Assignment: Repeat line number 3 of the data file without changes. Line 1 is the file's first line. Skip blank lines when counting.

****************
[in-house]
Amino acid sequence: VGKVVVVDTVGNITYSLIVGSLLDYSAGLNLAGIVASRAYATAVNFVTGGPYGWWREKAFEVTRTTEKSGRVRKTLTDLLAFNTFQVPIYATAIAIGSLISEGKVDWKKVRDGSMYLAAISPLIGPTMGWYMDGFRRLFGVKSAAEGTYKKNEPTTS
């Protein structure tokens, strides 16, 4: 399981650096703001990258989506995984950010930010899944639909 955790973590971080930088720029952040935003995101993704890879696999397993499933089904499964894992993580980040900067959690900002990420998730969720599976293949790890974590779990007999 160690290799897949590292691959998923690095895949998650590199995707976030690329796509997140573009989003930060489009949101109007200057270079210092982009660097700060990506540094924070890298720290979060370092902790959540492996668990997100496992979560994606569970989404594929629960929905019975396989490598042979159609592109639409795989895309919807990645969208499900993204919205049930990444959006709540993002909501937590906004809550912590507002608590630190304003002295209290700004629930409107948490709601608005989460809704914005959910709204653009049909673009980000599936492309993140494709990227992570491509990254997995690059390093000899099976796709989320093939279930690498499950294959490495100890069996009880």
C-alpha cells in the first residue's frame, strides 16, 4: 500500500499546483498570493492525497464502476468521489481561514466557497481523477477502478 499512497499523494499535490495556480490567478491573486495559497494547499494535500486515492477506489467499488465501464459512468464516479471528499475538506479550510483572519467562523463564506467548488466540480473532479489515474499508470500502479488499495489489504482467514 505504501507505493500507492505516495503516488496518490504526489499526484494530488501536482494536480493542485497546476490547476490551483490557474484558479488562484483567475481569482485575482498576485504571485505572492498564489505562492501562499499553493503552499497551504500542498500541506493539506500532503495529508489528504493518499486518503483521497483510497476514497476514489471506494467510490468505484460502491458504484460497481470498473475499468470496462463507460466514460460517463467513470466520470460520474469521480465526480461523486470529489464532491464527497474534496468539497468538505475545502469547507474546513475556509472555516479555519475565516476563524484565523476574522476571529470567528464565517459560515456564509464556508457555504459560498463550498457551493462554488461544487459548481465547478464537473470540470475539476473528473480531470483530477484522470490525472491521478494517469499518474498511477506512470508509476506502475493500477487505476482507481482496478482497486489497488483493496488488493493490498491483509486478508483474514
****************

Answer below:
């Protein structure tokens, strides 16, 4: 399981650096703001990258989506995984950010930010899944639909 955790973590971080930088720029952040935003995101993704890879696999397993499933089904499964894992993580980040900067959690900002990420998730969720599976293949790890974590779990007999 160690290799897949590292691959998923690095895949998650590199995707976030690329796509997140573009989003930060489009949101109007200057270079210092982009660097700060990506540094924070890298720290979060370092902790959540492996668990997100496992979560994606569970989404594929629960929905019975396989490598042979159609592109639409795989895309919807990645969208499900993204919205049930990444959006709540993002909501937590906004809550912590507002608590630190304003002295209290700004629930409107948490709601608005989460809704914005959910709204653009049909673009980000599936492309993140494709990227992570491509990254997995690059390093000899099976796709989320093939279930690498499950294959490495100890069996009880």